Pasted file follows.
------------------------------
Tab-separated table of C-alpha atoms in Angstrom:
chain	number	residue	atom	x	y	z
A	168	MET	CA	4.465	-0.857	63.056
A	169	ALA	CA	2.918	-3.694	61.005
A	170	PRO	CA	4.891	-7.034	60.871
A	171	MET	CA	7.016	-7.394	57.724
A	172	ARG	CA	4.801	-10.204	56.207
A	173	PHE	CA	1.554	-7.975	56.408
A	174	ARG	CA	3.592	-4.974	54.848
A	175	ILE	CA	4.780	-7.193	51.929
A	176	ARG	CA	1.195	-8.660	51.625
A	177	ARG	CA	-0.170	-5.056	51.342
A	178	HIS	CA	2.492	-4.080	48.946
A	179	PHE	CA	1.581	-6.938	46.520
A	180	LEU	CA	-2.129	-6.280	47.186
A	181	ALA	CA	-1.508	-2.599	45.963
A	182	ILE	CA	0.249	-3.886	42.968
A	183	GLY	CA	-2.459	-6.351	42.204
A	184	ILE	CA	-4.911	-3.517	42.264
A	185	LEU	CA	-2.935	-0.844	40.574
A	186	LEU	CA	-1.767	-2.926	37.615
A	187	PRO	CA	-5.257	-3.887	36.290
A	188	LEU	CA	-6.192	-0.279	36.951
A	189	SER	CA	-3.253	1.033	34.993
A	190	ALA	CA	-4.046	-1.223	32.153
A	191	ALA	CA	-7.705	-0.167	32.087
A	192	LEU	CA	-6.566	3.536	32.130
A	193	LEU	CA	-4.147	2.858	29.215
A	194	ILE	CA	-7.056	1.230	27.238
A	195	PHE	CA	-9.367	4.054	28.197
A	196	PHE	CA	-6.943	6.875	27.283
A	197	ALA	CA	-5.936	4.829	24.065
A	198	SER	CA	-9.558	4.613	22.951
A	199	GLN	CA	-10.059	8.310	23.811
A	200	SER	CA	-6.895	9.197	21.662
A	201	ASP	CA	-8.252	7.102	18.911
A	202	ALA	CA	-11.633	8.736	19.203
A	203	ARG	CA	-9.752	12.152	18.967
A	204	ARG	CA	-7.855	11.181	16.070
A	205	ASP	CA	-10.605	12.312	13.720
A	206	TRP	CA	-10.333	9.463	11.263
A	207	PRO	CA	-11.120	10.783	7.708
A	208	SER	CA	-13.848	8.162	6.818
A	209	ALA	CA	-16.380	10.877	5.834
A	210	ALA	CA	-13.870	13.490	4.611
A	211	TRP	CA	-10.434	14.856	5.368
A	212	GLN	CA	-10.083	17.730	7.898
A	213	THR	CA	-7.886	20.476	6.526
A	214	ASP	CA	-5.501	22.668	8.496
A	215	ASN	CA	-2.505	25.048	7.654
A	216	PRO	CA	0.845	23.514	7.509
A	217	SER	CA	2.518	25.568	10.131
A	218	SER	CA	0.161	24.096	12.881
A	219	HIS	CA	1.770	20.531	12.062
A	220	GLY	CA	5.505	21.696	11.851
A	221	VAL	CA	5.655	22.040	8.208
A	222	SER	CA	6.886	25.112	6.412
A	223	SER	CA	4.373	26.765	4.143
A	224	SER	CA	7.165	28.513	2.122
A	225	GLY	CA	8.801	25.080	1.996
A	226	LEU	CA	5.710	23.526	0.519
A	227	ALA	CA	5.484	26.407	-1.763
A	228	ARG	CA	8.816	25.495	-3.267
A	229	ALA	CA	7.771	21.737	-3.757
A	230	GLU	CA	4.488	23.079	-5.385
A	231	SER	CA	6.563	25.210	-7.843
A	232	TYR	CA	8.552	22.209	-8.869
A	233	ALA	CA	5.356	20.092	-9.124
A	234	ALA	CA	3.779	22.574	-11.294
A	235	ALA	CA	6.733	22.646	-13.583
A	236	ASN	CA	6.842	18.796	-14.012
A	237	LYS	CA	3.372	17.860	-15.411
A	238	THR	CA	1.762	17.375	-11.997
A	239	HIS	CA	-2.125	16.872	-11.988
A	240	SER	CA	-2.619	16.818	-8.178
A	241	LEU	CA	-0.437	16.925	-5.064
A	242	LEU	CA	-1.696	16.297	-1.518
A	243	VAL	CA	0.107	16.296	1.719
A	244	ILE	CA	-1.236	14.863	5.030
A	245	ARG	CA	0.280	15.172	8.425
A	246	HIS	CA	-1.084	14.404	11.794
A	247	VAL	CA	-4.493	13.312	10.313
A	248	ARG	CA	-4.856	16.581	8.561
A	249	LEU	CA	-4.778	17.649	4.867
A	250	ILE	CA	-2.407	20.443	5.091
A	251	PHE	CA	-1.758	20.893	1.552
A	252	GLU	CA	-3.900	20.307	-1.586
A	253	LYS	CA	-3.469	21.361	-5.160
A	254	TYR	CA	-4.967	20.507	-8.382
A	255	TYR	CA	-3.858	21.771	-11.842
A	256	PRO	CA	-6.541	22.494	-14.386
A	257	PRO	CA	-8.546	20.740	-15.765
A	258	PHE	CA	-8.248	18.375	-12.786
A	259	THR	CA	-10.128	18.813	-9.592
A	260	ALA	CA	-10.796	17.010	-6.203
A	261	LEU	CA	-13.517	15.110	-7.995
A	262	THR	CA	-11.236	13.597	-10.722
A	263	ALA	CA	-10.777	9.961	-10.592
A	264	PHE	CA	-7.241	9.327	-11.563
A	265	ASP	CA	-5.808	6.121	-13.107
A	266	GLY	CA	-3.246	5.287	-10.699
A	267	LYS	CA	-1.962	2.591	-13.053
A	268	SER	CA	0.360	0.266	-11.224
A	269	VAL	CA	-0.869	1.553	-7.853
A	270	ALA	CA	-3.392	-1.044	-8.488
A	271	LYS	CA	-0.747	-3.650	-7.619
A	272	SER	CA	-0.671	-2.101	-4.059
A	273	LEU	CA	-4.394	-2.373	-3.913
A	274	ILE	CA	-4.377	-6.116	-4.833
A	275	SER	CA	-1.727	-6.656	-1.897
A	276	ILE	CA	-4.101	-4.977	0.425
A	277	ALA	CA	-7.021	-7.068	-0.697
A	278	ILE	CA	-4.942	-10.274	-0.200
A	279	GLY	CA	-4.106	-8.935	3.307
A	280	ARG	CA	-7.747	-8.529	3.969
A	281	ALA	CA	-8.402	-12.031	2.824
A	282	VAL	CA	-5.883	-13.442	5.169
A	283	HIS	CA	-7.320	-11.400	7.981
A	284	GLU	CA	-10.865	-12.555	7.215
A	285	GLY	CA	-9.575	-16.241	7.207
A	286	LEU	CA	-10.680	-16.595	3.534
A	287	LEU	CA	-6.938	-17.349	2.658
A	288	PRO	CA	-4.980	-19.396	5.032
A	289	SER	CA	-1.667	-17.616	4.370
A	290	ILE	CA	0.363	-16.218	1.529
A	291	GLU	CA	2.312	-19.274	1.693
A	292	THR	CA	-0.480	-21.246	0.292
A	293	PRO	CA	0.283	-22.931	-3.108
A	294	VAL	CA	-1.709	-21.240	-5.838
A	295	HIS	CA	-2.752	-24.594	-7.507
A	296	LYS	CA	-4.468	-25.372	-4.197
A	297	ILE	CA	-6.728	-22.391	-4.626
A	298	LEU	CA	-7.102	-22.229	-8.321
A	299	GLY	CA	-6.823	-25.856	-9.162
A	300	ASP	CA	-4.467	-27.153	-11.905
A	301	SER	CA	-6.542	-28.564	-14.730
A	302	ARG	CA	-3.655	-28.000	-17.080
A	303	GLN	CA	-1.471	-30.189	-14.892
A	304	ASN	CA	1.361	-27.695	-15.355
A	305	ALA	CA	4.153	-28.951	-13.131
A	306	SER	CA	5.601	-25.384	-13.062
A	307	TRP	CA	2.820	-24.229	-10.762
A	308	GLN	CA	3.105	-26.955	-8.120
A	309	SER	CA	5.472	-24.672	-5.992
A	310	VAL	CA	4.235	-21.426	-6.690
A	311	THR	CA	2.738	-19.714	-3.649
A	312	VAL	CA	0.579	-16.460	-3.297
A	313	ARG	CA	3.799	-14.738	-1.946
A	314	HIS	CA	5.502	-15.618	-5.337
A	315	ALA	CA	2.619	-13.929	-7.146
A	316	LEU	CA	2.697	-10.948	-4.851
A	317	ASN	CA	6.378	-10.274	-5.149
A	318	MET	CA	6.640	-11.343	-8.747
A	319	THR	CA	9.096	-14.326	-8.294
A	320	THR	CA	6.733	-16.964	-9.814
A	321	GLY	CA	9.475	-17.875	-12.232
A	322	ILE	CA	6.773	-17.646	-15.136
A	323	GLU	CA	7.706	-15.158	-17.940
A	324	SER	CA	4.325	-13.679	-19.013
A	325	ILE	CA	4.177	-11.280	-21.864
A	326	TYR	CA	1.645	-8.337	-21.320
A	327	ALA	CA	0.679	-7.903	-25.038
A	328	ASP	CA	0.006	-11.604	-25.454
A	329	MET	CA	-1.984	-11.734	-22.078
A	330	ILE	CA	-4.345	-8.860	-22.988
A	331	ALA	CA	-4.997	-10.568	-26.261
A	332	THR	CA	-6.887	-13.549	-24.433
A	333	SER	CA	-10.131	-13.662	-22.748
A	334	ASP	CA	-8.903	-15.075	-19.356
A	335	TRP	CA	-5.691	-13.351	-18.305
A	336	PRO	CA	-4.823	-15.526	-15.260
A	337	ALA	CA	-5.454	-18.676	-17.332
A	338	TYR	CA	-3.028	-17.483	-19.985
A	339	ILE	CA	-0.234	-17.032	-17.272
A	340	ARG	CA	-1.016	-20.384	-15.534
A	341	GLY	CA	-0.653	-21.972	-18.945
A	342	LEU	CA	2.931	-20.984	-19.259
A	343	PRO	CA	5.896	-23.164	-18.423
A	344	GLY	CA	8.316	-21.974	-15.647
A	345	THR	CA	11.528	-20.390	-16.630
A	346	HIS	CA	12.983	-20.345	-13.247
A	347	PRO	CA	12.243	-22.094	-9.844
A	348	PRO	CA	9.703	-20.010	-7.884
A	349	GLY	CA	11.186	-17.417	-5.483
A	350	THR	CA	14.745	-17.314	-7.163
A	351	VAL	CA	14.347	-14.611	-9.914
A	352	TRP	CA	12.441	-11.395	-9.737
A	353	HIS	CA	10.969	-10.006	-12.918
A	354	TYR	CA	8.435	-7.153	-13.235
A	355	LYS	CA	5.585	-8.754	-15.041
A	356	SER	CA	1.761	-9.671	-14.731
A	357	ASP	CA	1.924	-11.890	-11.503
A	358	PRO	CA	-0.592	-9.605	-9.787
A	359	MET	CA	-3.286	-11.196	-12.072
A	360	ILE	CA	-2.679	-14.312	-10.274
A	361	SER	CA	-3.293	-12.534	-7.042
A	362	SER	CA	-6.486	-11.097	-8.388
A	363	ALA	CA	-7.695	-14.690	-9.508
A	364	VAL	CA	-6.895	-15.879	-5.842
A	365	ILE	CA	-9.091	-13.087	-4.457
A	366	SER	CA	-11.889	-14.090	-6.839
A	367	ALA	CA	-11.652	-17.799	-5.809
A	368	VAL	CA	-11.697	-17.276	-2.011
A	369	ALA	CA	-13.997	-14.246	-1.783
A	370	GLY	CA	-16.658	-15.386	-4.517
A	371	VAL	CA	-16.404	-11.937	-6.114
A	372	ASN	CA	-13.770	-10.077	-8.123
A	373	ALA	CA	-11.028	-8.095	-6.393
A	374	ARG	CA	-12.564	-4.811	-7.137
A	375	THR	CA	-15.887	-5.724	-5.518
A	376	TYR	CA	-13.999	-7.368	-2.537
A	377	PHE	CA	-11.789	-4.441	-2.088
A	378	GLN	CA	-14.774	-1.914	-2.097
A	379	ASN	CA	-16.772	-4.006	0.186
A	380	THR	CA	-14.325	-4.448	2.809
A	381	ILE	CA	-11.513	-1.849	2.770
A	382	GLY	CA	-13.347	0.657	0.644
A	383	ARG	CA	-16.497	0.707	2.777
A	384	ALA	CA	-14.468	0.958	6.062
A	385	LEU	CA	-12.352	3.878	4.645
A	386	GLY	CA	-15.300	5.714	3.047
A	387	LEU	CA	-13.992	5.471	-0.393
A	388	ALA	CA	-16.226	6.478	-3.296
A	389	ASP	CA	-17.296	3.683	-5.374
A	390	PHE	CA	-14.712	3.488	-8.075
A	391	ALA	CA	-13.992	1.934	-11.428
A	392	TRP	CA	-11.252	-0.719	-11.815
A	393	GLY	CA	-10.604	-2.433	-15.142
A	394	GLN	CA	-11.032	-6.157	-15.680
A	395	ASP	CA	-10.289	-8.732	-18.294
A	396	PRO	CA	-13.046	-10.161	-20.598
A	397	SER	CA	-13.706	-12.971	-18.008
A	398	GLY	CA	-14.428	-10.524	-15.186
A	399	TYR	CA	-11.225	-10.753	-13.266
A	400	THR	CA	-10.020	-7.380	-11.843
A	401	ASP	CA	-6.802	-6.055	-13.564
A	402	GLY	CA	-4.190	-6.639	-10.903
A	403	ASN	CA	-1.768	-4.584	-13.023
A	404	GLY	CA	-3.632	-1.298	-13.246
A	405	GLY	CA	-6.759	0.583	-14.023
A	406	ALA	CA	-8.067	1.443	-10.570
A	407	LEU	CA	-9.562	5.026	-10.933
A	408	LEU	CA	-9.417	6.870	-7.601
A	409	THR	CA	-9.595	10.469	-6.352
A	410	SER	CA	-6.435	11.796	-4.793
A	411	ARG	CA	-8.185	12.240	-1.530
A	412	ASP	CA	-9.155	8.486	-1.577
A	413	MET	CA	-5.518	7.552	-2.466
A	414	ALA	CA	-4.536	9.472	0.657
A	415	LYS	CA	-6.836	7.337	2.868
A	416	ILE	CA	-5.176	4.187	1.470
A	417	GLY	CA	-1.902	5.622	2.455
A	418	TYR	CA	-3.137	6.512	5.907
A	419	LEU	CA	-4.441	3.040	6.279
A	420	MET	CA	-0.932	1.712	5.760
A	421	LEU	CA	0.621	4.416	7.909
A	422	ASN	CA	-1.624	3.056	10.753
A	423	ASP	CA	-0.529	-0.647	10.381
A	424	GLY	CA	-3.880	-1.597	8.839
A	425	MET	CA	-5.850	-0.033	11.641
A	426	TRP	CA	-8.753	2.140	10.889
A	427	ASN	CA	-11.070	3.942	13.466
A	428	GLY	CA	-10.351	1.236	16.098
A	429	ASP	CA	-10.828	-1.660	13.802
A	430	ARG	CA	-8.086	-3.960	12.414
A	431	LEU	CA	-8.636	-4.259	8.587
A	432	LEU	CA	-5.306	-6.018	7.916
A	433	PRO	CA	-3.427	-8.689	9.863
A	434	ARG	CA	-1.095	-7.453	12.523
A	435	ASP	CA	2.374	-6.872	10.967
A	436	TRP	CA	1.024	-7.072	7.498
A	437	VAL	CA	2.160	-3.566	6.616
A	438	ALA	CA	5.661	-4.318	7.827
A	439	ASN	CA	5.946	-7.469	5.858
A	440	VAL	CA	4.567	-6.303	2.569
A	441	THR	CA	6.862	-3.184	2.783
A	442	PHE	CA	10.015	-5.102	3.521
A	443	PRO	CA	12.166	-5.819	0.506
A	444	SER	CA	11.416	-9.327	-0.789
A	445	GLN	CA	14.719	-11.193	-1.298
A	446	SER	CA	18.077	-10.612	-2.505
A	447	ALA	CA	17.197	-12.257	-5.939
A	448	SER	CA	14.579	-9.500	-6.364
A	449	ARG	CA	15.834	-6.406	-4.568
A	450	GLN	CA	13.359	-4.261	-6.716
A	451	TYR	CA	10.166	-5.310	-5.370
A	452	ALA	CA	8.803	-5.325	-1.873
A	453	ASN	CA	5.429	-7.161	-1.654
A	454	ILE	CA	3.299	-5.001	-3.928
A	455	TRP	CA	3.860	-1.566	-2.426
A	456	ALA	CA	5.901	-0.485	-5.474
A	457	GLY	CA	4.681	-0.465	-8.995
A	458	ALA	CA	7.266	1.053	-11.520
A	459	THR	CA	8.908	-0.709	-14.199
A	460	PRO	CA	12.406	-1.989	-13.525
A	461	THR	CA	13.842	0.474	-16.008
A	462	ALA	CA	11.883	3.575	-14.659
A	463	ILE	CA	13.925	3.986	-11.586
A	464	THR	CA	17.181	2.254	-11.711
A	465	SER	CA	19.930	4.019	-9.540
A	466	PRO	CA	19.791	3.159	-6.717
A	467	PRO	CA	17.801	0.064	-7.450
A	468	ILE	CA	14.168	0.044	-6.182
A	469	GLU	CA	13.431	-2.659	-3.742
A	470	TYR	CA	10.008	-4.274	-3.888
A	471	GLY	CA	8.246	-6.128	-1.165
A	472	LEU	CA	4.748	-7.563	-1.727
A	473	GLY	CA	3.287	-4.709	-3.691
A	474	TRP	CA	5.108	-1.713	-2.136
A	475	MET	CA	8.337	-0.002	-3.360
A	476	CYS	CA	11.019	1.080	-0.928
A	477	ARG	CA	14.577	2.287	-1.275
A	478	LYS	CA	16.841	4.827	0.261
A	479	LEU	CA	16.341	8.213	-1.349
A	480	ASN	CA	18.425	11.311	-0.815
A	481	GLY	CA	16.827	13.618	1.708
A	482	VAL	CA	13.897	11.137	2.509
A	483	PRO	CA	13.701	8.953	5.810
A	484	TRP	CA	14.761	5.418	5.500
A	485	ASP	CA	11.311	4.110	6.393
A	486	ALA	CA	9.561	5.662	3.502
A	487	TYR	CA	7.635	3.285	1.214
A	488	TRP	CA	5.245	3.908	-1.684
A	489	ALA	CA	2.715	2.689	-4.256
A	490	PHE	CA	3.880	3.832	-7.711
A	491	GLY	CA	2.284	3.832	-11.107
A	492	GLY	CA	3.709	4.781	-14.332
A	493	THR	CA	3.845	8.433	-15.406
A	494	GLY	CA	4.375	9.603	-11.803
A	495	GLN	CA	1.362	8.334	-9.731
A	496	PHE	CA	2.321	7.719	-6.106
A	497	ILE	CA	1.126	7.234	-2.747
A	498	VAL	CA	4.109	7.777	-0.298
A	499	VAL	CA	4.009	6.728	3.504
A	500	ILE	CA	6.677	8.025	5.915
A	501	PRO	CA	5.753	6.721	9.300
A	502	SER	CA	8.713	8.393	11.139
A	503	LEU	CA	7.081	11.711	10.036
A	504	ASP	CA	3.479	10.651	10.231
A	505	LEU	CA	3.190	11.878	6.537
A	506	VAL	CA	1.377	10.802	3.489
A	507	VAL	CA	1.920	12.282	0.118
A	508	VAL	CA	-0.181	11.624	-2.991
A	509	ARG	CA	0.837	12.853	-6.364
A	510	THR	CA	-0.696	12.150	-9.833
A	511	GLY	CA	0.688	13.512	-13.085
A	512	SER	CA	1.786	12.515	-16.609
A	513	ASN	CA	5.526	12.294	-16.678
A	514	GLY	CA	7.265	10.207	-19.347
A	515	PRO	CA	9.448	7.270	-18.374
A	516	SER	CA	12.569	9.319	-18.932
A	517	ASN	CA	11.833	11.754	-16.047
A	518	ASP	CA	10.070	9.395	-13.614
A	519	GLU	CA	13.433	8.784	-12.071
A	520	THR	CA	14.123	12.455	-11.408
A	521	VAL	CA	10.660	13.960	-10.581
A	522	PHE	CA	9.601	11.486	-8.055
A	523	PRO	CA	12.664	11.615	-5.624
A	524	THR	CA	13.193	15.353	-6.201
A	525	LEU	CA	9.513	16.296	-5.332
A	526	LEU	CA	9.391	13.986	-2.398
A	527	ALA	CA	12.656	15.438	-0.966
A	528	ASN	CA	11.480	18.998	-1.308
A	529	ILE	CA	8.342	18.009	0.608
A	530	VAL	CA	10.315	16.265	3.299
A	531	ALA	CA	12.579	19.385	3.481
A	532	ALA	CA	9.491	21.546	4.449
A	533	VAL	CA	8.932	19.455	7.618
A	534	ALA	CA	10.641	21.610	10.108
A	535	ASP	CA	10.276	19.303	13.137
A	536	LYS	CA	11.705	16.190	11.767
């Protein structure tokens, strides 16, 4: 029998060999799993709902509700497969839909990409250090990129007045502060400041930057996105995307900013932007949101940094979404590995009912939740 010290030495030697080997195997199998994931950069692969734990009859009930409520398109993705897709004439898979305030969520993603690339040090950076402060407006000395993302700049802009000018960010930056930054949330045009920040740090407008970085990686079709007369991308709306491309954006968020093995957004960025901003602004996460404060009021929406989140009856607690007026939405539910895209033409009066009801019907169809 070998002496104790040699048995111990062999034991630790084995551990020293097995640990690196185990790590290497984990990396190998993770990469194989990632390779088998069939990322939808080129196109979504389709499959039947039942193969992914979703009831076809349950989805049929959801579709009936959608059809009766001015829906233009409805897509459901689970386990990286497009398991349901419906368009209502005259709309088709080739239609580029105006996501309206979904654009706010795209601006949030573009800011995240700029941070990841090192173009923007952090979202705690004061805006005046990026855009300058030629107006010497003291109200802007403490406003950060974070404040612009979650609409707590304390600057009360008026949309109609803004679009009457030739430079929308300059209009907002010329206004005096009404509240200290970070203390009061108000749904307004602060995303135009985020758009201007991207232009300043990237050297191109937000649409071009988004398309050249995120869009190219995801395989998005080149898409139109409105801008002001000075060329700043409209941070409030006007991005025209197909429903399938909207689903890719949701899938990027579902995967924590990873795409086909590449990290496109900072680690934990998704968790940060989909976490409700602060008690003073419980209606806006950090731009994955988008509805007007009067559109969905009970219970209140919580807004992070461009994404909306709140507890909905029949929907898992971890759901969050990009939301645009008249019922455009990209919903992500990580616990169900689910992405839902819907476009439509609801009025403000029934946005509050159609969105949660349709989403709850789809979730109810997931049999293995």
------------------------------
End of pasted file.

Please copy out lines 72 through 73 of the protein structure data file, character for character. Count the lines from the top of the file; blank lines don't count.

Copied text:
A	237	LYS	CA	3.372	17.860	-15.411
A	238	THR	CA	1.762	17.375	-11.997